Mahajan's adaptability was reflected in his amalgamation of conservative Hindutva ideology and pragmatic politics.

In the early 1990s the Sangh Parivar as a whole realised that it could not capture power at the Centre on the strength of Hindutva-oriented political actions alone and that it needed to adjust and compromise with various other interests and forces including smaller secular parties and corporate entities. Of all his peers, Mahajan was the best suited for the job of concocting this mixture and keeping it potent. This, undoubtedly, was one of the reasons that bolstered his indispensability. By any yardstick, an important factor that helped Mahajan undertake this task was his supreme understanding of the Hindutva organisational machinery.

Unlike many other `Generation Next' BJP leaders, who descended to leadership from the top and even from other ideologically disparate parties, Mahajan was a product of the Hindutva organisational machinery itself.He started as an RSS pracharak and later performed roles such as a journalist in Tarun Bharat, an RSS publication, and an Akhil Bharatiya Vidhyarthi Parishad (ABVP) and later Bharatiya Yuva Morcha activist.

The Brahmin boy from Ambejogai village of Maharashtra had indeed struggled up the Sangh Parivar hierarchy. The lessons of this experience, coupled with his fierce personal ambitions, were what motivated and, in many ways, helped him walk the tightrope between Hindutva ideology and realpolitik.

As can be expected, Mahajan did not always walk a smooth road. In the latter stages of his political career, large sections of the Sangh Parivar, including many in the RSS top brass, perceived that the once-committed pracharak had completely fallen to corporatised politics and power-mongering. But Mahajan knew his strengths and indispensability so well that he is once reported to have asked those who criticised him in a Sangh Parivar meeting whether they expected him to accept party funds received from industrialists after washing it with Gangajal.

It was with the same cocksure attitude that Mahajan toughed out corruption charges during his ministerial stints in the NDA governments, including those relating to the preferential treatment and pecuniary benefits given to a private communication company and the allegations about his involvement in a sex scandal and the murder of a well-known television journalist.

Mahajan's political career can be broadly classified into four stages, which signify not only chronological categorisation but also qualitative differentiation. The first period dates from the late 1960s to 1977, the year in which the Janata Party government, the first non-Congress government at the Centre, was formed. It was during this phase that Mahajan's political and organisational skills and his fiery oratory were first noticed. His capacity for political struggle also came to the fore during this period. He was imprisoned between 1975 and 1977, during the Emergency.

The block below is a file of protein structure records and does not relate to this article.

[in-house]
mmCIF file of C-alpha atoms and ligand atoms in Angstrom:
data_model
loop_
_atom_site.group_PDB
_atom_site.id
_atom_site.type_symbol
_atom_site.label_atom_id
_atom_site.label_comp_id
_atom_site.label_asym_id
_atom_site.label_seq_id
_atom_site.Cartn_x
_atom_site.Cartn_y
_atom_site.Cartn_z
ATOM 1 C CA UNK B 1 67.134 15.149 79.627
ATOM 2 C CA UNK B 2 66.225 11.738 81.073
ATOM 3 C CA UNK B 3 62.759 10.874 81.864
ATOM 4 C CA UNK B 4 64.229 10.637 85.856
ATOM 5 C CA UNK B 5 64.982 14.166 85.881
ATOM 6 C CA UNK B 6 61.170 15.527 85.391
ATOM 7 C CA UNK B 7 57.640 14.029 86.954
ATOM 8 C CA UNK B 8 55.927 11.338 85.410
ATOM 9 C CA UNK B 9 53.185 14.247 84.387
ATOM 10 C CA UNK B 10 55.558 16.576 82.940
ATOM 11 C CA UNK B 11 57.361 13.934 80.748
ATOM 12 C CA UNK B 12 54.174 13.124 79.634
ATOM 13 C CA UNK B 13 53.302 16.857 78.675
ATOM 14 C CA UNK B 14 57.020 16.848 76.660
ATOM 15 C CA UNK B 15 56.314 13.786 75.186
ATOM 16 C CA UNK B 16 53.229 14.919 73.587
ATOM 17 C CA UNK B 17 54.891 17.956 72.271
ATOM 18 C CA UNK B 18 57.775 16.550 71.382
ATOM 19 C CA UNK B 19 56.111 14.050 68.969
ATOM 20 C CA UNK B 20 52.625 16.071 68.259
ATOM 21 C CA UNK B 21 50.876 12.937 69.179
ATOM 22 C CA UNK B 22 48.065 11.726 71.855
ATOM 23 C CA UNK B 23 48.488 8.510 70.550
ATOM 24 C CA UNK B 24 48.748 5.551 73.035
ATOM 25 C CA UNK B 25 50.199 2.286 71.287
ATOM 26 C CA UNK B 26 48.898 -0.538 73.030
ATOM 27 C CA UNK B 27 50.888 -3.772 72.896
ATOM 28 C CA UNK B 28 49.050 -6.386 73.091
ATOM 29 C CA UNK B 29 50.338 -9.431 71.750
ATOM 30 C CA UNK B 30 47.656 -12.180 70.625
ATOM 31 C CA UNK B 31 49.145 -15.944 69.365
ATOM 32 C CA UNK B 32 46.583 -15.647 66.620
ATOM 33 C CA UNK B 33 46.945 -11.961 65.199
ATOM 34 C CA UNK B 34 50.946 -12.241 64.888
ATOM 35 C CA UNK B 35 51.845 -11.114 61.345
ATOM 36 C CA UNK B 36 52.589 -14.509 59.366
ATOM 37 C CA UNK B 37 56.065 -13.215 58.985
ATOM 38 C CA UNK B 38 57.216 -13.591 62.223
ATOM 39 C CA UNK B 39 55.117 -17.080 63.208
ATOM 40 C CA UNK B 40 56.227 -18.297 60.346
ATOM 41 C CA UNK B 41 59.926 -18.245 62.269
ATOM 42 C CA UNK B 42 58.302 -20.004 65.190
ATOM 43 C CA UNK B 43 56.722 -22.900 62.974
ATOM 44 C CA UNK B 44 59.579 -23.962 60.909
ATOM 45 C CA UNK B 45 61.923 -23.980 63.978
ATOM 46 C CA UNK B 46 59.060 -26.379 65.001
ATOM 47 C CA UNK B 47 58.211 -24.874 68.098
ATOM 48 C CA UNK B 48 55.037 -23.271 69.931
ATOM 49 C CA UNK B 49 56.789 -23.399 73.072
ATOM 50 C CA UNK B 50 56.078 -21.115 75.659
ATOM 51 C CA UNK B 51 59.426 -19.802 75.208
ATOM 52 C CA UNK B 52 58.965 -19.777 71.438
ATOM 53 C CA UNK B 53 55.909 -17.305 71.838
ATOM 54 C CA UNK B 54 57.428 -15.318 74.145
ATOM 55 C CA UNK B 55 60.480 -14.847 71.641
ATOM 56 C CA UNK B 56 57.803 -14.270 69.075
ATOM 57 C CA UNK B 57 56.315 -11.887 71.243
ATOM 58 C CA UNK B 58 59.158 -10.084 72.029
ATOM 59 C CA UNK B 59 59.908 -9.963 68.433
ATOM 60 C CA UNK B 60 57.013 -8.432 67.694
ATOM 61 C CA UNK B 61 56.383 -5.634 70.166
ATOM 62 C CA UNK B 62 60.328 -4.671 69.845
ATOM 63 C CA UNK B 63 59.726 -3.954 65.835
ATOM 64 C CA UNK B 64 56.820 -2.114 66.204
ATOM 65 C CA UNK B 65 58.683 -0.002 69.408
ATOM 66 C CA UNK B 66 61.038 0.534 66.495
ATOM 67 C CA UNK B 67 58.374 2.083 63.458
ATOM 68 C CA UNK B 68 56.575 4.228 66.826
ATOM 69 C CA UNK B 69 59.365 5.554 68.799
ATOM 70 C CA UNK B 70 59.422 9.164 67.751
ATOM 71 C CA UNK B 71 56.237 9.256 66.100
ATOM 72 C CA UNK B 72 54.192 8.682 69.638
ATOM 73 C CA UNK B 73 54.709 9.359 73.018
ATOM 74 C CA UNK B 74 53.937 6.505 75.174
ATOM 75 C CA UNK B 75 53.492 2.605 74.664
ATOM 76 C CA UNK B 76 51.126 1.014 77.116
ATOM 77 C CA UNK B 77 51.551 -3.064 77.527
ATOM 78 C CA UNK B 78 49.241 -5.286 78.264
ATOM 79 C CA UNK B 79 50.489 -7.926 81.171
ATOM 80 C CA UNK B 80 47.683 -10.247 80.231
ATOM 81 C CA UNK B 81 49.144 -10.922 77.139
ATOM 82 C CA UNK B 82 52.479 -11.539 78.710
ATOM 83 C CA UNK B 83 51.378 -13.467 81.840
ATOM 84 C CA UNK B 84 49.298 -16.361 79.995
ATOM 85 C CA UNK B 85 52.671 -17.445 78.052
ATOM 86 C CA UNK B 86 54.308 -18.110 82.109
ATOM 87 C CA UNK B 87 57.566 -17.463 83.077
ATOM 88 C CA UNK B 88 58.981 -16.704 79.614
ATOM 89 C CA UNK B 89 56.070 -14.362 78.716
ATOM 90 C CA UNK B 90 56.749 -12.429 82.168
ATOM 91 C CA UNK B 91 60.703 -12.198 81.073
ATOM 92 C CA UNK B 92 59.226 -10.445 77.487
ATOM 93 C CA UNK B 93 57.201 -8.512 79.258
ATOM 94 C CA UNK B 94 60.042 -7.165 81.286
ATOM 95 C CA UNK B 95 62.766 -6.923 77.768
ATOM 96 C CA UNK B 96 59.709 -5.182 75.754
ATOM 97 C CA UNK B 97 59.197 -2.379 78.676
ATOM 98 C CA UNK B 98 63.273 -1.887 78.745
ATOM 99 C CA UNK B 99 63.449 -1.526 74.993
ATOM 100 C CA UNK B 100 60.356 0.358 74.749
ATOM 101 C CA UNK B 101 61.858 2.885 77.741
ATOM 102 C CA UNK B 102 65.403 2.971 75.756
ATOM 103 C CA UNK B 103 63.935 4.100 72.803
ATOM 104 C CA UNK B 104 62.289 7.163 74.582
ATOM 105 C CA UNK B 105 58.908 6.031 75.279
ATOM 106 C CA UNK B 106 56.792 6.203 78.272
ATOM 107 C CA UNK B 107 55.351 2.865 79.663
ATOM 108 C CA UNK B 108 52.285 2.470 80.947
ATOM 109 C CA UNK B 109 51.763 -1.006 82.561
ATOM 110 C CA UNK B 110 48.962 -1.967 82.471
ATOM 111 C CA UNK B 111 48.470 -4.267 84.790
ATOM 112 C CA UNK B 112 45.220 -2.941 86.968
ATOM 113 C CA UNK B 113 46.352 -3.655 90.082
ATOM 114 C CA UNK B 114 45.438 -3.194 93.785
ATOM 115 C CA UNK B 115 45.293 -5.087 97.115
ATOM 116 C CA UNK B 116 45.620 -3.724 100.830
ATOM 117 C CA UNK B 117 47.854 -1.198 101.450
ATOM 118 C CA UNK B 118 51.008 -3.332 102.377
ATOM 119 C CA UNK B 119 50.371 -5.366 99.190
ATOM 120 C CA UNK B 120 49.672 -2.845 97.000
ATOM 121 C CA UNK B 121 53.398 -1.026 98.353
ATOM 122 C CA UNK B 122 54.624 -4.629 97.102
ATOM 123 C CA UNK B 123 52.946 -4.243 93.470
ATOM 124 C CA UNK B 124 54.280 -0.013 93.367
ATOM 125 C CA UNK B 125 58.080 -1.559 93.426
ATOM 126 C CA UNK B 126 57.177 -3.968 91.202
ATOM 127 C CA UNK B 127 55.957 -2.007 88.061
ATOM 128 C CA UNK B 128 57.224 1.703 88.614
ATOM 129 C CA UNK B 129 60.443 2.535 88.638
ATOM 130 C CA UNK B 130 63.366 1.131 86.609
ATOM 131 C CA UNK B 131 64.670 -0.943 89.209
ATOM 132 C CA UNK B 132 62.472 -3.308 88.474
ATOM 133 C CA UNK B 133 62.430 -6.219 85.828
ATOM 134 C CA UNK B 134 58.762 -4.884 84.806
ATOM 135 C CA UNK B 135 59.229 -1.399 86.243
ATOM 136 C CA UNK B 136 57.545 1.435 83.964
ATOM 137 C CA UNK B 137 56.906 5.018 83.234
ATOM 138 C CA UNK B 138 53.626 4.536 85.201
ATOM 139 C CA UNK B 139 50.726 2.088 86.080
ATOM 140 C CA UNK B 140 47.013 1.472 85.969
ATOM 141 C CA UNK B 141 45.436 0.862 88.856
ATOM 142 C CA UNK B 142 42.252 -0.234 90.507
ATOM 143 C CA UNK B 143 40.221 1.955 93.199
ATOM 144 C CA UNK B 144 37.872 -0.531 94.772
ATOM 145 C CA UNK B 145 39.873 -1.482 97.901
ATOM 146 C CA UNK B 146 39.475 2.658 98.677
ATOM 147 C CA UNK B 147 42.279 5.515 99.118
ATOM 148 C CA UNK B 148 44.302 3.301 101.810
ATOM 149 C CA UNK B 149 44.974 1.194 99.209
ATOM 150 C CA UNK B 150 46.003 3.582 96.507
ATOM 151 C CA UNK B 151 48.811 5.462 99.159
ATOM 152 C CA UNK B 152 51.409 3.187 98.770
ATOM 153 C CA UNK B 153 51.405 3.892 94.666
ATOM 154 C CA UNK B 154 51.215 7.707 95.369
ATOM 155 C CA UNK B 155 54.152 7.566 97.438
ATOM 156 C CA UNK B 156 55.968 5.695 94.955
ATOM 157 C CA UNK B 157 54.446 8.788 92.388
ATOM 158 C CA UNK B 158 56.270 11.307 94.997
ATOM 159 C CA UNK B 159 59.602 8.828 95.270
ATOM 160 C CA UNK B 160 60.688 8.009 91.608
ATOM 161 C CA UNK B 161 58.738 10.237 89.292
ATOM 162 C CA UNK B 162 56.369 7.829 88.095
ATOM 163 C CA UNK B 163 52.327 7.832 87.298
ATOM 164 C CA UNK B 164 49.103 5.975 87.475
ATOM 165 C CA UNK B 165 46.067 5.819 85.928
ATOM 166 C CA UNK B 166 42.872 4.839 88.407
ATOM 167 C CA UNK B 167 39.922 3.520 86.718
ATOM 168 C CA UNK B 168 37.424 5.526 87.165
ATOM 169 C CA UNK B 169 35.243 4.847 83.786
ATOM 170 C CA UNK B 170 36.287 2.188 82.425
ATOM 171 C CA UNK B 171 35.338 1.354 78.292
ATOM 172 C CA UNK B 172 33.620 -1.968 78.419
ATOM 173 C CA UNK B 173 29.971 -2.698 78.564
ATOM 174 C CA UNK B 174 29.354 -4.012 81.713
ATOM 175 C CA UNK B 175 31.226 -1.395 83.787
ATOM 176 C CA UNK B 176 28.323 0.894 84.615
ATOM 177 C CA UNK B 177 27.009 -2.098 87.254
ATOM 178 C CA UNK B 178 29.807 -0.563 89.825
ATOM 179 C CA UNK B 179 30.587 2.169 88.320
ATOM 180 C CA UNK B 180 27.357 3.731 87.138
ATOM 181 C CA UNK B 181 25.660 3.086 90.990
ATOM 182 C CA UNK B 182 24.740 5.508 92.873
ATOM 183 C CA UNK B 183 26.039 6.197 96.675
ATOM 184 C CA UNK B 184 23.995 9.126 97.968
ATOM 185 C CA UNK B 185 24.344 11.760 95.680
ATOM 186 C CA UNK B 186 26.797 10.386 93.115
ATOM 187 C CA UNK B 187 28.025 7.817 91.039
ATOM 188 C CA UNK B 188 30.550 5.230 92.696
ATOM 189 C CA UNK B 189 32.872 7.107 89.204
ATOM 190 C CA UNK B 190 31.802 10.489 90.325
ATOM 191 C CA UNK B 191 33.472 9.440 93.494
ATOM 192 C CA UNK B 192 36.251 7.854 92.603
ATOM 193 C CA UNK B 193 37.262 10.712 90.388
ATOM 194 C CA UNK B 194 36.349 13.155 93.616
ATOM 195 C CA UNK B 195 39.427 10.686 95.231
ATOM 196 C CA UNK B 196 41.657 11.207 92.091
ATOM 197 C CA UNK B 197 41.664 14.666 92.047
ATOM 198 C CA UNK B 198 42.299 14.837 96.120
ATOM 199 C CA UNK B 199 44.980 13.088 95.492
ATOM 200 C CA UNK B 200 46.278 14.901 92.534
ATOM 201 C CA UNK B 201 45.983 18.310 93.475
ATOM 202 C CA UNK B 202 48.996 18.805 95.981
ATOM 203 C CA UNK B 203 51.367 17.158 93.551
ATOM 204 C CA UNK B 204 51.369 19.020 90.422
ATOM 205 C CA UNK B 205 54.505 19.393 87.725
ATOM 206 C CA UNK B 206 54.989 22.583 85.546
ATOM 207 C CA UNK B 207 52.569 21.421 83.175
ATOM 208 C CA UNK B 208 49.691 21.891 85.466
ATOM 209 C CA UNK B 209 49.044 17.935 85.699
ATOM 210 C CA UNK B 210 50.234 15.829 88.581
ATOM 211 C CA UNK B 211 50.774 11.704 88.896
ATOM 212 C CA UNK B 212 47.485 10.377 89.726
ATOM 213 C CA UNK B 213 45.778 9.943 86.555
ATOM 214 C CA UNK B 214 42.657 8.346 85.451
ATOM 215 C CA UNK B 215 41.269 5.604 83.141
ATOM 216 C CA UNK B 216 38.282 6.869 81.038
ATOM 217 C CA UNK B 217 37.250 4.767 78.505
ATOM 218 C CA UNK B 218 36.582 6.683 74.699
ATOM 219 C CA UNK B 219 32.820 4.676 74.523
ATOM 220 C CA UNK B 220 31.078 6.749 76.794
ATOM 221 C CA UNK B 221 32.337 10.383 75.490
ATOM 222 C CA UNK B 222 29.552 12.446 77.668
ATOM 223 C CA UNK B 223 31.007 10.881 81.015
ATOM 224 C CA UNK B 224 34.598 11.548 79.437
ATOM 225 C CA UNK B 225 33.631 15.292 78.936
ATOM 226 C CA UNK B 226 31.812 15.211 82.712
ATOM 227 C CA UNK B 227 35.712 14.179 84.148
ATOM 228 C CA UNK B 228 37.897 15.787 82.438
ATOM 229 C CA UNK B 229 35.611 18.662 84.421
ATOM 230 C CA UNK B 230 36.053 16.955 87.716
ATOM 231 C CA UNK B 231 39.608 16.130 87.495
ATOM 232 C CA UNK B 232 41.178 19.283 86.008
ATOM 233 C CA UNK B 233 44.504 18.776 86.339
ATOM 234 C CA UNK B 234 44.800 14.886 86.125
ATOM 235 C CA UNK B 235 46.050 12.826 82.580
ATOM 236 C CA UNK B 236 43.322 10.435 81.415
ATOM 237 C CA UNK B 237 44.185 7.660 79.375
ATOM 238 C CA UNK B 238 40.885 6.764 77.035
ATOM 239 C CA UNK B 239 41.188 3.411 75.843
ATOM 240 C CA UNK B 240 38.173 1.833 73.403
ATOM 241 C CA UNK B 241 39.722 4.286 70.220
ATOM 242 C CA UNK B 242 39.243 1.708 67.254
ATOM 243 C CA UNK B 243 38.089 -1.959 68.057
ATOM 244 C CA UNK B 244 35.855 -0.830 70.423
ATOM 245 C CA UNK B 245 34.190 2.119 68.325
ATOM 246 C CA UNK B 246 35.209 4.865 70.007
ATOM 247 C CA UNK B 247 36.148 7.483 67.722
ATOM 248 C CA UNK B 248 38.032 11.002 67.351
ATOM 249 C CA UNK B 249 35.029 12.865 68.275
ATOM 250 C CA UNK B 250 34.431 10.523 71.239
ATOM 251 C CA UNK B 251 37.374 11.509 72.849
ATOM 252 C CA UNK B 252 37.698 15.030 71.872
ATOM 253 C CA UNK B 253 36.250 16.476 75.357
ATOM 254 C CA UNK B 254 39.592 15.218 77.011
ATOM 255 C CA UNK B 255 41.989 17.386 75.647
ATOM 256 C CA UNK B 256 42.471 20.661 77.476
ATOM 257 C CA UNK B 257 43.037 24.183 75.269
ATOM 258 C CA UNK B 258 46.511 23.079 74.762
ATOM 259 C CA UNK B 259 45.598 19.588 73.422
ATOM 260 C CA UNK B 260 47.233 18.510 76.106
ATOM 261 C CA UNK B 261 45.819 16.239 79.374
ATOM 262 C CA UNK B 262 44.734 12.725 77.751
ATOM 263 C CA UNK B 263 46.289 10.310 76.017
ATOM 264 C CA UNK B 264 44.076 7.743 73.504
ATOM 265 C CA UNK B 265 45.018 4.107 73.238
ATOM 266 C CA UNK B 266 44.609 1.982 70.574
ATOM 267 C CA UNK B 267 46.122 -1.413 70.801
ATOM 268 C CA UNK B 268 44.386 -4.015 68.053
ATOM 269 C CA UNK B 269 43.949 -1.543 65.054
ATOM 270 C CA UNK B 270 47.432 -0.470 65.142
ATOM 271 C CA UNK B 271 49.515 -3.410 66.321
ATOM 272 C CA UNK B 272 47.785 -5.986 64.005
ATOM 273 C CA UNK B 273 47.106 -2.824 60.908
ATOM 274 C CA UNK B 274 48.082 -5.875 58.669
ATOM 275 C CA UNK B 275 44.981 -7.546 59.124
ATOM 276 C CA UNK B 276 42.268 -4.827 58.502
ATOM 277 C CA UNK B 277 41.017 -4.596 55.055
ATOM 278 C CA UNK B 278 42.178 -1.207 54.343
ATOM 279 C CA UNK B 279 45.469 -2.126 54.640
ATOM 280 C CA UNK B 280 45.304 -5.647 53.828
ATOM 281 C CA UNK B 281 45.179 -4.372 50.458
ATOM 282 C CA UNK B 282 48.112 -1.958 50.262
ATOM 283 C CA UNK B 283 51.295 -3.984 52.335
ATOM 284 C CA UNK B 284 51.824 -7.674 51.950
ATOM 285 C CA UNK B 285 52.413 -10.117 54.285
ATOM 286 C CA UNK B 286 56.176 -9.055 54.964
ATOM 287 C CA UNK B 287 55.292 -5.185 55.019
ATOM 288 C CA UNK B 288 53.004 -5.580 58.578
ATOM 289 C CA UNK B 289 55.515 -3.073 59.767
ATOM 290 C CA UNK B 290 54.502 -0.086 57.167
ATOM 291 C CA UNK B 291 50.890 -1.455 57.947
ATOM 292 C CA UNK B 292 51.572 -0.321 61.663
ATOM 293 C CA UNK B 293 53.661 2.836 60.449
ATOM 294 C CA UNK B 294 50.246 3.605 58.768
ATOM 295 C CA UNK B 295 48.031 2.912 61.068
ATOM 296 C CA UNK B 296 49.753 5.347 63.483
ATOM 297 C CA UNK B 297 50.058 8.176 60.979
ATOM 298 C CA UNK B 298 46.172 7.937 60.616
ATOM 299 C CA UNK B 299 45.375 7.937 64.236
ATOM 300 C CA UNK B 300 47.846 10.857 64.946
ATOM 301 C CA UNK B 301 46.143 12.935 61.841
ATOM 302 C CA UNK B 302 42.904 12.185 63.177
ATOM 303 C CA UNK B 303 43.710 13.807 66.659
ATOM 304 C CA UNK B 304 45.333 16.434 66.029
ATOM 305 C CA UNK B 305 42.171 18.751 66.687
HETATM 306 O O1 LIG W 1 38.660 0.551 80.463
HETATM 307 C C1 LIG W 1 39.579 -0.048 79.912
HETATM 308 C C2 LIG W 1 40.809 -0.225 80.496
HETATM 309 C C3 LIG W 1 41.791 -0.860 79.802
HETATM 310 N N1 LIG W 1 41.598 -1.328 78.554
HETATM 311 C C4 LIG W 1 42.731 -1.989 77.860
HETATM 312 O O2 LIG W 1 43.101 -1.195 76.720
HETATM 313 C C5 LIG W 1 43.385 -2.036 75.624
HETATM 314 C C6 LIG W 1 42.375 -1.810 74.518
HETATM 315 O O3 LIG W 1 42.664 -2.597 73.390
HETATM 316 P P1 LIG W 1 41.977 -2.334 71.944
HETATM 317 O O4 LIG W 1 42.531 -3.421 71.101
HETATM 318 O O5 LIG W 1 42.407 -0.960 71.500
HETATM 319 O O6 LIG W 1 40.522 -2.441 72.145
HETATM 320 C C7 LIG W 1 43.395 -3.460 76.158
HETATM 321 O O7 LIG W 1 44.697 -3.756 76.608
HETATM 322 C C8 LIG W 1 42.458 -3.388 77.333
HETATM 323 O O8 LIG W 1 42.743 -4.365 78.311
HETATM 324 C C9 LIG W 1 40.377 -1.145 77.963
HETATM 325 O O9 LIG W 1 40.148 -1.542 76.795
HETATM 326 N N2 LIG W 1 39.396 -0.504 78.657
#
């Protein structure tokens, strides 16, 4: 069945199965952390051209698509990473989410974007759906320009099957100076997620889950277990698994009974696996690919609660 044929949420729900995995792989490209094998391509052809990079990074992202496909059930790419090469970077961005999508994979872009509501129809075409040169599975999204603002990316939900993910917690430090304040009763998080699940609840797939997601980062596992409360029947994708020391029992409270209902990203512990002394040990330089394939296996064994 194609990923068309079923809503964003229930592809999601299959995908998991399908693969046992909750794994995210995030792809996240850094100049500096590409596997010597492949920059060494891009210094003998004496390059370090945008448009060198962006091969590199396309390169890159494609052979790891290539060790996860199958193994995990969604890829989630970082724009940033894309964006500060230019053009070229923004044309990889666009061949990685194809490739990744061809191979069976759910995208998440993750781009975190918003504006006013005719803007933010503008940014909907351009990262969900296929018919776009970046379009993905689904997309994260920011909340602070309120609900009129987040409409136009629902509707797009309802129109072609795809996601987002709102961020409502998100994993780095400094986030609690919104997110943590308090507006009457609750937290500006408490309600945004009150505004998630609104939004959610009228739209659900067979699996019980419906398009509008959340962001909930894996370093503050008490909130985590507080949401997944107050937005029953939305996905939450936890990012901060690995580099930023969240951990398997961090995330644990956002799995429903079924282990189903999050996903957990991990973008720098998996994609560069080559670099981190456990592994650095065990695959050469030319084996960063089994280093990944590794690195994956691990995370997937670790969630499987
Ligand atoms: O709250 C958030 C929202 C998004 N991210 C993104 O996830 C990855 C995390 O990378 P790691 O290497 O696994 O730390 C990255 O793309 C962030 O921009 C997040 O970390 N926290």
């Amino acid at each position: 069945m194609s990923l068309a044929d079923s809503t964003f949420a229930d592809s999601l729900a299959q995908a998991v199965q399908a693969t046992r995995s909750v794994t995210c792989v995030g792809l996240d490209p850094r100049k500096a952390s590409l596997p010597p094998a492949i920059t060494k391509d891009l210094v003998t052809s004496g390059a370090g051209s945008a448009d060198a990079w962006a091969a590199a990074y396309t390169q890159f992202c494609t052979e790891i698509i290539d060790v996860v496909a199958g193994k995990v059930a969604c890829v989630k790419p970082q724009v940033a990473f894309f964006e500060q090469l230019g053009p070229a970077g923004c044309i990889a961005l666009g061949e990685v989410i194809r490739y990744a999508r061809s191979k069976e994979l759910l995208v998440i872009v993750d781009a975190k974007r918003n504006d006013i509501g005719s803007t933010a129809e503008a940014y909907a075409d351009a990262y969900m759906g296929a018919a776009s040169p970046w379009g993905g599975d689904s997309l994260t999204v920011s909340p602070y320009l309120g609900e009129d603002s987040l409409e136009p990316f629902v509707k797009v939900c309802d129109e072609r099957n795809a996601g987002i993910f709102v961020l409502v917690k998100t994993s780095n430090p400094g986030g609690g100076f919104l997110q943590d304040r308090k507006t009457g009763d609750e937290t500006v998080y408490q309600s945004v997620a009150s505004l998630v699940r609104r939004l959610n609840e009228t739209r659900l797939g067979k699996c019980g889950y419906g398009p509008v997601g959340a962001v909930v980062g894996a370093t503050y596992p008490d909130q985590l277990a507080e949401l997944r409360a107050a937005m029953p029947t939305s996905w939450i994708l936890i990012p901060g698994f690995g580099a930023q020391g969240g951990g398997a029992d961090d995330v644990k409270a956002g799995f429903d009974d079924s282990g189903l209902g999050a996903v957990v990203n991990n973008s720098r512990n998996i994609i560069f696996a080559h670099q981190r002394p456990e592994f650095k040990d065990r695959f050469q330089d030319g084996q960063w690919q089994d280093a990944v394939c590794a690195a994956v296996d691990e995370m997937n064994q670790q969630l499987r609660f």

The second phase saw Mahajan with increased responsibilities in Sangh Parivar organisations, culminating with his first nomination to the Rajya Sabha in 1986, at the age of 37. With his oratorical and parliamentary skills, Mahajan joined the young "attention grabbers" at the time of the young Prime Minister Rajiv Gandhi.

In the third phase, between 1986 and 1996 Mahajan played a part in the various political games the BJP played while in Opposition - from aggressive Hindutva politics to adjustment with smaller secular parties, and from Swadeshi economic policy to compromise with corporate interests.

The last phase started with the BJP's first ascent to power at the Centre in 1996 and ended, of course, with his tragic death. It was during this phase that Mahajan rose to major positions of power, wielded great influence over the nation's polity and was at the same time branded a representative of degenerate politics and unethical practices.

Mahajan's political practice as a whole, and particularly his last phase, evoked strong feelings of loyalty and animosity, depending on how one perceived him. Whatever one's subjective feelings, it cannot be objectively denied that Mahajan carried an amalgam of the showmanship of Vajpayee and the strategising skills of Advani. He chiselled these attributes from his seniors and combined them with the organisational skills that gave him a powerfully individual stamp.

There was little doubt that, if he had lived, Mahajan would have been a Prime Ministerial candidate. Undoubtedly the BJP in Opposition will grossly miss Mahajan and his multifaceted abilities to raise funds, organise conferences, build bridges with ideological adversaries and develop campaigns against the government. In short, Mahajan's death has left a huge, and perhaps perennially unbridgeable, gap in the BJP's realpolitik manoeuvres.